Rob King


On his book The Fun Factory: The Keystone Film Company and the Emergence of Mass Culture

Cover Interview of August 13, 2009

The wide angle

The French philosopher Henri Bergson famously described laughter as a “social gesture.”  It’s a quote that has been a watchword in my own thinking about comedy.  Why people laugh, who and what they laugh at – these are historical categories that change over time.  The history of comedy is in this sense nothing but the history of the changing social patterns that produce and permit laughter.

Comedy tends to cluster around points of tension within a given social order, where established patterns and relations are beginning to give way to new patterns, new relations.  Comedy translates those conflicts into jokes and provides an articulation of social contradiction at moments of historic change.  These are some of my basic methodological assumptions.

Now, if we can accept these points, it makes sense to foreground issues of culture and society in any understanding of film comedy. The question then becomes: how can we think of Keystone’s history in these terms?

One needs to begin here with the recognition that the decades surrounding the turn of the century represent a crucial watershed in the remaking of working-class culture. At every level, plebeian cultural forms were being gradually integrated into the branches of a newly centralized culture industry: in live entertainment, as vaudeville impresarios like B.  F.  Keith repackaged the boozy, licentious concert saloon as respectable variety theater; in sports, as baseball shed the disreputability of the “Beer and Whiskey League” and began its transformation into the “nation’s pastime”; and, of course, in film, as immigrant nickelodeon operators like Carl Laemmle and William Fox rose to become presidents of major film companies catering to nationwide “movie-mad” audiences.  In each case, important centers of plebeian recreation and sociability were either displaced or transfigured by new sites of mass or cross-class entertainment. Ford Sterling in Love and Dynamite (1914).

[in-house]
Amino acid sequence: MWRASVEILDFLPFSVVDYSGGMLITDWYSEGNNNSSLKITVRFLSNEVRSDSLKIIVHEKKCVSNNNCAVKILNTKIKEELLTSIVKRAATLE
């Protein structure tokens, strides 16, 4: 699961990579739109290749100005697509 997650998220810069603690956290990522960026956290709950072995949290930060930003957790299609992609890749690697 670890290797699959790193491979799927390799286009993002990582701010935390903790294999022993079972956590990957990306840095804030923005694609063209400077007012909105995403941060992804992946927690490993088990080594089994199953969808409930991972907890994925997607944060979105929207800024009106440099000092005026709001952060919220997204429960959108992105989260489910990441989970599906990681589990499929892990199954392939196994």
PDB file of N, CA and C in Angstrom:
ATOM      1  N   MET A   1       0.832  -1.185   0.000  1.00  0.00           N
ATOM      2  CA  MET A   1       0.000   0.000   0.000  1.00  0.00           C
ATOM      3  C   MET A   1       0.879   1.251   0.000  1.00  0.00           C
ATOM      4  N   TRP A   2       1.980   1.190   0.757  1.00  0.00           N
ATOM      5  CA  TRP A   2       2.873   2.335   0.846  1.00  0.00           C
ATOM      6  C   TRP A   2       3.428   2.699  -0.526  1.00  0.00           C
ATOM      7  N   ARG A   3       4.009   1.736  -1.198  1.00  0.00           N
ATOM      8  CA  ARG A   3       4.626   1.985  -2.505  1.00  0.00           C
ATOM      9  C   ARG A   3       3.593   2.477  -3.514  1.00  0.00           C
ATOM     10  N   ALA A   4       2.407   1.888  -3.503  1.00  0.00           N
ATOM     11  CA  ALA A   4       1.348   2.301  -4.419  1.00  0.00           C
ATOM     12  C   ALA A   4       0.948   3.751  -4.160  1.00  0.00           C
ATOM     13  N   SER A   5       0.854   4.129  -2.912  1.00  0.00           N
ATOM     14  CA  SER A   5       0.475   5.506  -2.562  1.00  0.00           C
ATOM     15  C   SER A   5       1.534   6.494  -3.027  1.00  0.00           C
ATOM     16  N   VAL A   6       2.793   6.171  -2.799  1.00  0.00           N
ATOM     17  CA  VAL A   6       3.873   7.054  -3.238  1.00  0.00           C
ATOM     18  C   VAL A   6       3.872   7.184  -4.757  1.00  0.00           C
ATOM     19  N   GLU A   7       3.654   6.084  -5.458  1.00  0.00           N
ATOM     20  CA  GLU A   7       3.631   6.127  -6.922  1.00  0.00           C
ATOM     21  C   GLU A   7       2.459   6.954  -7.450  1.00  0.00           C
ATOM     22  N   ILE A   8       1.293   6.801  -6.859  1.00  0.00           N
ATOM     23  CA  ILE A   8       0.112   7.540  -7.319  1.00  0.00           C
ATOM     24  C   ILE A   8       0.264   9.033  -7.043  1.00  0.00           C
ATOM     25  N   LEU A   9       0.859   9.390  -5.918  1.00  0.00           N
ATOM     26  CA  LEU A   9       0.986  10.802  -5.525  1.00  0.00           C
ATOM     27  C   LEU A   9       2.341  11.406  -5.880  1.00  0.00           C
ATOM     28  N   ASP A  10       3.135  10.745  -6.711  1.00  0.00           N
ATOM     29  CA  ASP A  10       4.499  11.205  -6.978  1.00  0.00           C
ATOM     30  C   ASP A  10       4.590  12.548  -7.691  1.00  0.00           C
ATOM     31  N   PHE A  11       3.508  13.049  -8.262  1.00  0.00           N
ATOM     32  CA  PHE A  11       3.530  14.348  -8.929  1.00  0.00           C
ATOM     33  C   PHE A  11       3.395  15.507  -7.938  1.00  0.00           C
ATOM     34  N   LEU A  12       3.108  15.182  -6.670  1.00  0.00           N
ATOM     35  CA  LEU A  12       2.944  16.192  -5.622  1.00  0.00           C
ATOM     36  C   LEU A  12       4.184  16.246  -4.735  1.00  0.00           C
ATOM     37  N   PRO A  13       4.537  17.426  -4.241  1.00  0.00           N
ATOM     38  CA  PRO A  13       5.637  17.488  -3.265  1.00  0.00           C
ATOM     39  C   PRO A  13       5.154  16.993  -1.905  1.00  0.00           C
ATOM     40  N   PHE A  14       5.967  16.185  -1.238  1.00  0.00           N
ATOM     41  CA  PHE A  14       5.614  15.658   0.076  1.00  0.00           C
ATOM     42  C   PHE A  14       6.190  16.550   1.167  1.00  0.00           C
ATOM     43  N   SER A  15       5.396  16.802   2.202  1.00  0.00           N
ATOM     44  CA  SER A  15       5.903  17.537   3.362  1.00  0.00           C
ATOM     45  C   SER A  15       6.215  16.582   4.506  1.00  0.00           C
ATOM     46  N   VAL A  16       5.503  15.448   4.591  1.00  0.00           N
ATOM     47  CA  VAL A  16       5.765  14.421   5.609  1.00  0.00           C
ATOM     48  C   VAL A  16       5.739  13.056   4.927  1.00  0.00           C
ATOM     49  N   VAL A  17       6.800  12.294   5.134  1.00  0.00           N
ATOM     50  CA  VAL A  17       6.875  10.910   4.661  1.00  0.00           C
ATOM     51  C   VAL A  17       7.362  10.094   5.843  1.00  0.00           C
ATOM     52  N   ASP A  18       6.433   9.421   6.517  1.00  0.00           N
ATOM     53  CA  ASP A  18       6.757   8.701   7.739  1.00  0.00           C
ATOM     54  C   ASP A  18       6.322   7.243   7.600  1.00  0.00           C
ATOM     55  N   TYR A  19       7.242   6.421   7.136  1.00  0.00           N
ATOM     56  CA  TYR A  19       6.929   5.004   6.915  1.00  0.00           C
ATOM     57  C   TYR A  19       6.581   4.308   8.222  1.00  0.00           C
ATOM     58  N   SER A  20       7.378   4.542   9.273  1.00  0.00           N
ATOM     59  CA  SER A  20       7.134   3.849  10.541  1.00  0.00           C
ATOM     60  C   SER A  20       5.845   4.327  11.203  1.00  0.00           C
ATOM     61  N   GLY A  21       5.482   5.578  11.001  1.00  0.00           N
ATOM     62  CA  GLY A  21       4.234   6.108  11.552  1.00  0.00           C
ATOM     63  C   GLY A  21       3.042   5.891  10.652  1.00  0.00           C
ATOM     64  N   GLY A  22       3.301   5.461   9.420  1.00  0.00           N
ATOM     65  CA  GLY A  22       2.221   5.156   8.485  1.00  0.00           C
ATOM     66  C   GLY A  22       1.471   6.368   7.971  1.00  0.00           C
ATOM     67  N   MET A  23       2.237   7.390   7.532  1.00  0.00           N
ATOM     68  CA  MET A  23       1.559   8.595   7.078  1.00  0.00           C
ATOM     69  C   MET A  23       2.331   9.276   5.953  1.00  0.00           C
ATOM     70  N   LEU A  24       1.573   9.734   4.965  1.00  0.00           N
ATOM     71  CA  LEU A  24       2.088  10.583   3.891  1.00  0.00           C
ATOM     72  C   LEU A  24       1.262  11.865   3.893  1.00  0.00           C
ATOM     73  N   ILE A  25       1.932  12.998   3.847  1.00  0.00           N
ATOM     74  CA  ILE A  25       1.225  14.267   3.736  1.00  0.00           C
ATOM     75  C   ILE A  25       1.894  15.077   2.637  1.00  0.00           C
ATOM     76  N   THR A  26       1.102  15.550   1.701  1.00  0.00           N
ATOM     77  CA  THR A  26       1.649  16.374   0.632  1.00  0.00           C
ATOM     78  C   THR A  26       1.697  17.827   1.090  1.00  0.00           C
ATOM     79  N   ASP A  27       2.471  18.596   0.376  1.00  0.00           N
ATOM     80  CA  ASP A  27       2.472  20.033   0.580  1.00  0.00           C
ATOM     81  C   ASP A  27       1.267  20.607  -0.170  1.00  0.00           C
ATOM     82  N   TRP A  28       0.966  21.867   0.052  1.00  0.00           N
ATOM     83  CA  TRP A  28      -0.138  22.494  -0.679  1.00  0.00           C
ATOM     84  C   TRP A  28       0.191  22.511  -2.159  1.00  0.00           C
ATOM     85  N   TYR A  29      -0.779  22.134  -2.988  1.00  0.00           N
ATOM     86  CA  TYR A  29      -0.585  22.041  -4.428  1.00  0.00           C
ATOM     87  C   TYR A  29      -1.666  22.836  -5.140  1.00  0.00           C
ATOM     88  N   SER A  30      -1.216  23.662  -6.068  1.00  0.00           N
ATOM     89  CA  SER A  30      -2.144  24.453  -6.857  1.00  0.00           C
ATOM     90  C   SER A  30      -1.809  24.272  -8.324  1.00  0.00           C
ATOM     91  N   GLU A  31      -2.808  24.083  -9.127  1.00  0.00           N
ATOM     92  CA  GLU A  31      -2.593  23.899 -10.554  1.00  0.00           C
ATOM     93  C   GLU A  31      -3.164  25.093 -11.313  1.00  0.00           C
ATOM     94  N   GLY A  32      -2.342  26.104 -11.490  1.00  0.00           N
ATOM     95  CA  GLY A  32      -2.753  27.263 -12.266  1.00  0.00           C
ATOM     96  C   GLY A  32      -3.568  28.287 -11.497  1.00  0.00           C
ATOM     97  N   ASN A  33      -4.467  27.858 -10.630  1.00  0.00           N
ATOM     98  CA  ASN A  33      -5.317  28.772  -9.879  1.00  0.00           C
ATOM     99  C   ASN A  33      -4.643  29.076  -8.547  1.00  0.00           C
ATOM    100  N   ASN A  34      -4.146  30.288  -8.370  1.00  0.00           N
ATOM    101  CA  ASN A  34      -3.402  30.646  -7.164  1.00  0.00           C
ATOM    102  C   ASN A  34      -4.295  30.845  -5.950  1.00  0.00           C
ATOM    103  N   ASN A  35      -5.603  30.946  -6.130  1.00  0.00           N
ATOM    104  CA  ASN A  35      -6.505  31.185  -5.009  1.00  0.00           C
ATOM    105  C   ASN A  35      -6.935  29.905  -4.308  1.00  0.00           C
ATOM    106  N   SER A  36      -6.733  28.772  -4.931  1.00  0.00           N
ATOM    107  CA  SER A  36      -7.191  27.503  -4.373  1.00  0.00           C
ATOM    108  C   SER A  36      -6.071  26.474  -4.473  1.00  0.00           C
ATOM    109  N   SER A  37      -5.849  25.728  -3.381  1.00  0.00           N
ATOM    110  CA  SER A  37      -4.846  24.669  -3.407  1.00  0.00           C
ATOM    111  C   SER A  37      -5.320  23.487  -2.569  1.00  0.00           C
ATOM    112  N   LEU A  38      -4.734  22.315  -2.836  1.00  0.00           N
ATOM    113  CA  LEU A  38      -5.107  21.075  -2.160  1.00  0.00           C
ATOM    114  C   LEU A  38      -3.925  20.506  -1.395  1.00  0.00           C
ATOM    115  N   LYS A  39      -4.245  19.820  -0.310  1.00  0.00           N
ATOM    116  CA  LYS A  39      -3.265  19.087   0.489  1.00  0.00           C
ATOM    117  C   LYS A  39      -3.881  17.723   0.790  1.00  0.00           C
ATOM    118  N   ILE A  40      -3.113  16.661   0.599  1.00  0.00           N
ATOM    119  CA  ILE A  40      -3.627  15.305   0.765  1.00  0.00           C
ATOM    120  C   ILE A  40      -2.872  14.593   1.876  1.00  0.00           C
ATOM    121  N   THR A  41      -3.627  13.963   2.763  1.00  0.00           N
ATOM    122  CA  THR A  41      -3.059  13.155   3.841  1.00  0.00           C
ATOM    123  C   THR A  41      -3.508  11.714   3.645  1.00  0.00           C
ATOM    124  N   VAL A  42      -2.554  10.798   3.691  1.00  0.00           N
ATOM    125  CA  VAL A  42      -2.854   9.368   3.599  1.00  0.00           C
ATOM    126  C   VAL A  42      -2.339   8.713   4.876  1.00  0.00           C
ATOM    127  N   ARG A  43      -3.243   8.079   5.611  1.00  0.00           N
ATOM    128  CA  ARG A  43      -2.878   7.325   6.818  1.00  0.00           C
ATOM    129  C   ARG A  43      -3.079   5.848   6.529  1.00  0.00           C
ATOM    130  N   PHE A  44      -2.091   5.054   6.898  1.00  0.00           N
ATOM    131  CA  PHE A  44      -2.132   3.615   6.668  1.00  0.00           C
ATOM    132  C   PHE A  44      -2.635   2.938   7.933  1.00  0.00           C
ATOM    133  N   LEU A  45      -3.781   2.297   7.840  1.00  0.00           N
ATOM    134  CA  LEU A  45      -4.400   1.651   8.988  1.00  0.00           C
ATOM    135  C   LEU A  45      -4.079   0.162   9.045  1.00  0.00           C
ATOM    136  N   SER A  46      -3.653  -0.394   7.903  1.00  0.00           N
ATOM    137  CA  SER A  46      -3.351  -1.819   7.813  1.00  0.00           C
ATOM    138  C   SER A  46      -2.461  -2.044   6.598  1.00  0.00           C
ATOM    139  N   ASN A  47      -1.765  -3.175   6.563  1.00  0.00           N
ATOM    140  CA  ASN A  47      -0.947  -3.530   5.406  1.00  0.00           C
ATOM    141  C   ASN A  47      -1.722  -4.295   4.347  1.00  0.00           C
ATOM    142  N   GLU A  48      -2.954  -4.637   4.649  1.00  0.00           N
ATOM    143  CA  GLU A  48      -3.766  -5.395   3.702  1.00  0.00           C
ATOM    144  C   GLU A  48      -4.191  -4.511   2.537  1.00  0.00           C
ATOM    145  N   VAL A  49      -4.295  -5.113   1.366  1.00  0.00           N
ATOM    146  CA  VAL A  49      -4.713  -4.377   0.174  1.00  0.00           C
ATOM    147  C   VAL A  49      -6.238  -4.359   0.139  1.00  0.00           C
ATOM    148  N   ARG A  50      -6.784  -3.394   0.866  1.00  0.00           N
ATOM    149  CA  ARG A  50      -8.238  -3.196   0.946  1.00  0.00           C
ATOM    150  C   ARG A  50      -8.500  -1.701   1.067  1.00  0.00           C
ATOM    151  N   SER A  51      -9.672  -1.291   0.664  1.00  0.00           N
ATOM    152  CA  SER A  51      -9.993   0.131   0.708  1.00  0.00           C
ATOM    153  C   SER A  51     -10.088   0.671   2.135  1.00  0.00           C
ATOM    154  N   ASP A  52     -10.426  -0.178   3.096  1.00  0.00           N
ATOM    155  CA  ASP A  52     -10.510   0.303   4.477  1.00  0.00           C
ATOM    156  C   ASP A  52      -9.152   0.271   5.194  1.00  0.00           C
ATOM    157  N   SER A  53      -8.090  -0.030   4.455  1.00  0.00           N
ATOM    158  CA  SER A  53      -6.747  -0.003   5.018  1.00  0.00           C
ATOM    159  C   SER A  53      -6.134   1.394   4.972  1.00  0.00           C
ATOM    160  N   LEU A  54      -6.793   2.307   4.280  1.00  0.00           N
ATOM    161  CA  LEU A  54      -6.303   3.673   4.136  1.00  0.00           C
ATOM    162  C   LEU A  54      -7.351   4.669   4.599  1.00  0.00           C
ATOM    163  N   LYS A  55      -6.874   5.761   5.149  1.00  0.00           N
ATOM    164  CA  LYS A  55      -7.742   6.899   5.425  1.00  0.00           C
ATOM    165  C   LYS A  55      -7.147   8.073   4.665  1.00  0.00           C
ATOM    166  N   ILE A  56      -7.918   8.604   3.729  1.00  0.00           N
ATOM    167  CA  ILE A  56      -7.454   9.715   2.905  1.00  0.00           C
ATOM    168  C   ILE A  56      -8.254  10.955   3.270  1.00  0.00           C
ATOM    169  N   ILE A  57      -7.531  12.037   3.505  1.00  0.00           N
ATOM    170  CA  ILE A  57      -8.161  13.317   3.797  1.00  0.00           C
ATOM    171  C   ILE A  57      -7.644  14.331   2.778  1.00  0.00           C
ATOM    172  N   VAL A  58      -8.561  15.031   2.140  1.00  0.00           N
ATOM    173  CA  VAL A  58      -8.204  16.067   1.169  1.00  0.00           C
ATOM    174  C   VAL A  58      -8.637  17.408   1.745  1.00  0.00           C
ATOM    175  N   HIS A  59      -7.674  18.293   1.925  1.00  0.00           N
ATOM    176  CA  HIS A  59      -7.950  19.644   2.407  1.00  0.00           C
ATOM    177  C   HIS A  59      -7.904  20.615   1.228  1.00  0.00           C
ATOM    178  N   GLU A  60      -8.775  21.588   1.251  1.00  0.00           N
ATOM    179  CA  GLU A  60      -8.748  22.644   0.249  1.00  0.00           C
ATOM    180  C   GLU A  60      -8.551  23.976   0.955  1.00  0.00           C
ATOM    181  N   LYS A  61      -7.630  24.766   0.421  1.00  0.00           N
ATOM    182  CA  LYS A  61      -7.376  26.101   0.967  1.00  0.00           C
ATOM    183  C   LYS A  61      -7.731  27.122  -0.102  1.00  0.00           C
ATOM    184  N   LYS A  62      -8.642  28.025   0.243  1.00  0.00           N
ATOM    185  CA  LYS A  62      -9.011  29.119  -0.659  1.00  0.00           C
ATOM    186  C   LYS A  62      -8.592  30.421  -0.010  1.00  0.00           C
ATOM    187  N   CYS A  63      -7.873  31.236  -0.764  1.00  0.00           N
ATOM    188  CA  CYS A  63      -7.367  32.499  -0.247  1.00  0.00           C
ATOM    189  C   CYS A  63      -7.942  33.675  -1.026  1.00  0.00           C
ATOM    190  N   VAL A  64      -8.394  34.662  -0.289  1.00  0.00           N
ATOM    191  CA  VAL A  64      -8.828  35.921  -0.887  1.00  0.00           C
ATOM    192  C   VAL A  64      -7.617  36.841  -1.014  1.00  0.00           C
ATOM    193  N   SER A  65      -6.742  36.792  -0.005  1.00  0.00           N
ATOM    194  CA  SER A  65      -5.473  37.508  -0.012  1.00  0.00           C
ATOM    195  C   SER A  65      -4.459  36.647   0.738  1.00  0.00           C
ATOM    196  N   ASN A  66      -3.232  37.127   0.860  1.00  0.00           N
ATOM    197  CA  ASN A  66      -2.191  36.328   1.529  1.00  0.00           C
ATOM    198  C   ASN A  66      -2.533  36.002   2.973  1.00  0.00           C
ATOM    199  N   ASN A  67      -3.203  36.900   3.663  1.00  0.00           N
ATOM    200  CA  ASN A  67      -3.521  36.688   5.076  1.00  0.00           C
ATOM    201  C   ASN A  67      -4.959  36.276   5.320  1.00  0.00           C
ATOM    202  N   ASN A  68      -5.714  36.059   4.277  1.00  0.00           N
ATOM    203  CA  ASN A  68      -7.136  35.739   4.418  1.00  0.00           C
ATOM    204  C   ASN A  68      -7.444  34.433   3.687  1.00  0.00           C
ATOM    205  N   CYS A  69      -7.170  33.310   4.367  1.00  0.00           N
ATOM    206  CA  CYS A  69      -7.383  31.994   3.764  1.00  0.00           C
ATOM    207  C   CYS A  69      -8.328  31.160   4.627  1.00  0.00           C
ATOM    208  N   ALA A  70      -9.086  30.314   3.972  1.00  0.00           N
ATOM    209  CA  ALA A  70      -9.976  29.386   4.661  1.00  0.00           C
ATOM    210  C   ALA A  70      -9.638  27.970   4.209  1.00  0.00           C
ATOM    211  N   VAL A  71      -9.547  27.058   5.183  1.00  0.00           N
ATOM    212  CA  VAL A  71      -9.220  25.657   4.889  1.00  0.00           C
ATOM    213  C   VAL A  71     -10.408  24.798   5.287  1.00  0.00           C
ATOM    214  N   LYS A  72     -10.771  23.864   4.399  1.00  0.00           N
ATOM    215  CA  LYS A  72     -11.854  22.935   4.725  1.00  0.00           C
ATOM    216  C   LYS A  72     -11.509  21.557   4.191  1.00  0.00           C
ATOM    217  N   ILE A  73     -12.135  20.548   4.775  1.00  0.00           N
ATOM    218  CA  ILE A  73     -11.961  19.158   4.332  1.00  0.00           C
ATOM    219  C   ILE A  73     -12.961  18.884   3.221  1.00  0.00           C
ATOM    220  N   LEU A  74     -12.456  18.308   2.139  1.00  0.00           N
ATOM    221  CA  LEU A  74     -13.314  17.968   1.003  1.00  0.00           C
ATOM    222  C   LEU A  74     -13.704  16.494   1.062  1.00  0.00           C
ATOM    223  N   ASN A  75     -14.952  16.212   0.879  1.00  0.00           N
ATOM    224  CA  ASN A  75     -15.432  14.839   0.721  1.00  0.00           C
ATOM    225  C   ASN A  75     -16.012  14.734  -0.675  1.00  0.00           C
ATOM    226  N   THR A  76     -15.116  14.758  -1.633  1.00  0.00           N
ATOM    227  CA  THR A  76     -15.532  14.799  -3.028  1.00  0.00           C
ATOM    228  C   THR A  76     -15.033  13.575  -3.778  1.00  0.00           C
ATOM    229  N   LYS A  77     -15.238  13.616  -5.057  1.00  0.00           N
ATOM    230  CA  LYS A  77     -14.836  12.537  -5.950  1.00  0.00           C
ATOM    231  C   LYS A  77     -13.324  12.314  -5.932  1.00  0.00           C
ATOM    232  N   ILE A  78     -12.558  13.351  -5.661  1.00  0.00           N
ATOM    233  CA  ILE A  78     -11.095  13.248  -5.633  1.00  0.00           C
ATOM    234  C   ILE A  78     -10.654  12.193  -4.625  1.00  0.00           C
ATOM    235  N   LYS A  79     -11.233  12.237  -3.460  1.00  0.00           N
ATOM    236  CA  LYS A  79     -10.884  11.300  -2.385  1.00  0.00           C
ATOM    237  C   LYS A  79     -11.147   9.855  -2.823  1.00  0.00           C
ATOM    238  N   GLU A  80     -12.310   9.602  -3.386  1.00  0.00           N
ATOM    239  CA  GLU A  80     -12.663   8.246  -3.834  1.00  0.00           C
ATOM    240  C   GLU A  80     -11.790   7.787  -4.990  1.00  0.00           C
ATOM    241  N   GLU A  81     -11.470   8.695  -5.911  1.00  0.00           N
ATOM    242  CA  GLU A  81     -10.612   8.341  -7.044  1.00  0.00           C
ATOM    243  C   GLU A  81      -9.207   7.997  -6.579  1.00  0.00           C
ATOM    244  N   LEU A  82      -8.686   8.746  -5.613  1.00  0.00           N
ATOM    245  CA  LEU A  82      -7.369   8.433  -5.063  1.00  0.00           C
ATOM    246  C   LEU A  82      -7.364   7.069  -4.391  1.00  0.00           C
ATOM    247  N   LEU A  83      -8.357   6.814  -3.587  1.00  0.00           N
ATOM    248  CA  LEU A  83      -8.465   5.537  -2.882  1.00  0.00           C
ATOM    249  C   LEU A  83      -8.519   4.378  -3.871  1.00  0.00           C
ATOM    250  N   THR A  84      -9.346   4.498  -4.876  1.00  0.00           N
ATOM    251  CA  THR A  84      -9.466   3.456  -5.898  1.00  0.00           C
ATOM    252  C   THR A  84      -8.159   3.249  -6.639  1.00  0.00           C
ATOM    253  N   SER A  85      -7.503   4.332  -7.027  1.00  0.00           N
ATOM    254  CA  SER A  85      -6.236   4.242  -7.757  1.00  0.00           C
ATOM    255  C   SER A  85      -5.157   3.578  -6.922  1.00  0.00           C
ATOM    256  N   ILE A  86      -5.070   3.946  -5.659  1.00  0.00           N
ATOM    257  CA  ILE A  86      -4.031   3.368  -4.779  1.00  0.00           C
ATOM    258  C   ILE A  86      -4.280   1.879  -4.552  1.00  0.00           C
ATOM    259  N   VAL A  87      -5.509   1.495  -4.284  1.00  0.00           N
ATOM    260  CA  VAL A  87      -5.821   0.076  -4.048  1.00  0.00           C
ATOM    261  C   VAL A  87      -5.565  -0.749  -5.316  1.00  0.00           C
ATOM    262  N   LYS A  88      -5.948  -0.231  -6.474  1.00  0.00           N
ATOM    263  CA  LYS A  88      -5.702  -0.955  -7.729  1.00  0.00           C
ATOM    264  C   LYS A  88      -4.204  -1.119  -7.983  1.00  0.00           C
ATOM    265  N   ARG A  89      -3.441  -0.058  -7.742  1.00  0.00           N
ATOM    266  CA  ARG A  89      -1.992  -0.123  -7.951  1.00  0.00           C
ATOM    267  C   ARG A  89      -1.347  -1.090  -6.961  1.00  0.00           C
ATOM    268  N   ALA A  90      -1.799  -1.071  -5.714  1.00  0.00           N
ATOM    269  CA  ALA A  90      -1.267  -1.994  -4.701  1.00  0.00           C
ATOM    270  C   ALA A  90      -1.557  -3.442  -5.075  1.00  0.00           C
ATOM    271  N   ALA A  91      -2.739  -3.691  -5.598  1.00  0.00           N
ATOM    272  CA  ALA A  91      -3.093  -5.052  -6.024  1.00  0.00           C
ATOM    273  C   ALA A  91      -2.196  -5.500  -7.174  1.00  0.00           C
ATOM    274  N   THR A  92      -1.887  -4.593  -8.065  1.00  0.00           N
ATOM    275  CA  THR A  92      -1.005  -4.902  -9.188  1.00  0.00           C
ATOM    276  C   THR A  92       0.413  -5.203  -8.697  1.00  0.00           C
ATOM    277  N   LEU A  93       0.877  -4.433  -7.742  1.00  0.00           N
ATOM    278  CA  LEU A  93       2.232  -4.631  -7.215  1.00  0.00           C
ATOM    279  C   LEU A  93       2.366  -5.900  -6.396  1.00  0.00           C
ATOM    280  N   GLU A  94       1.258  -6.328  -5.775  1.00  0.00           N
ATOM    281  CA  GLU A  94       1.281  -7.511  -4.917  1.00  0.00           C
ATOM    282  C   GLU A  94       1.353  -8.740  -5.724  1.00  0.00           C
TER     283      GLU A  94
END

The development of slapstick comedy, which I trace through the history of the Keystone Film Company, follows a precisely similar profile, what can be described as a shift in slapstick’s status as a term of class culture to its centrality in an emergent mass culture.

Keystone brought together a group of filmmakers from immigrant, working-class backgrounds, most of whom came to the studio with experience in popular theater and burlesque.  During the studio’s early years, they fashioned a style of film comedy formed from the roughhouse traditions of working-class comic theater. The world of Keystone’s early films was thus far removed from the more genteel developments in dramatic filmmaking associated with pioneers like Cecil B.  DeMille or D.  W.  Griffith (it’s not well remembered, for instance, that the crazy chases for which Keystone is still so famous originated as explicit parodies of Griffithian race-to-the-rescue melodrama).  A history of Keystone’s early years can thus illuminate much about the place and role of working-class popular culture at the advent of the twentieth century.

At the same time, Keystone’s career also reveals how slapstick’s plebeian tones were softened and transformed by cinema’s participation in the emergent mass culture.  Beginning in 1915, significant changes began to occur in the studio’s comic style, when Keystone was swept up in the formation of new corporate organizations designed to market film to a broader, cross-class audience. Faced with the commercial imperative of having to reach out to a larger public – one that would include both men and women, blue-collar and white-collar viewers, the working and genteel classes – Keystone’s filmmakers innovated with new “mass” forms of comic representation.  What one sees in films of this later period is first, a growing reliance on genteel narratives and upper-class settings; second, an increased emphasis on the comic spectacle of out-of-control tin lizzies, airplanes, flivvers, and assorted “uproarious inventions”; and third, the titillating display of the famous “Bathing Beauties” who virtually defined the studio’s later history.

The thesis of The Fun Factory, in this sense, is simply this: that the history of Keystone traces the contours of, and sheds light upon, the development of early mass culture.  Such an approach, I believe, not only sheds light on Keystone’s broader historical significance, it also helps elucidate the book’s central assumption – namely, that understanding laughter is a way of understanding cultural change.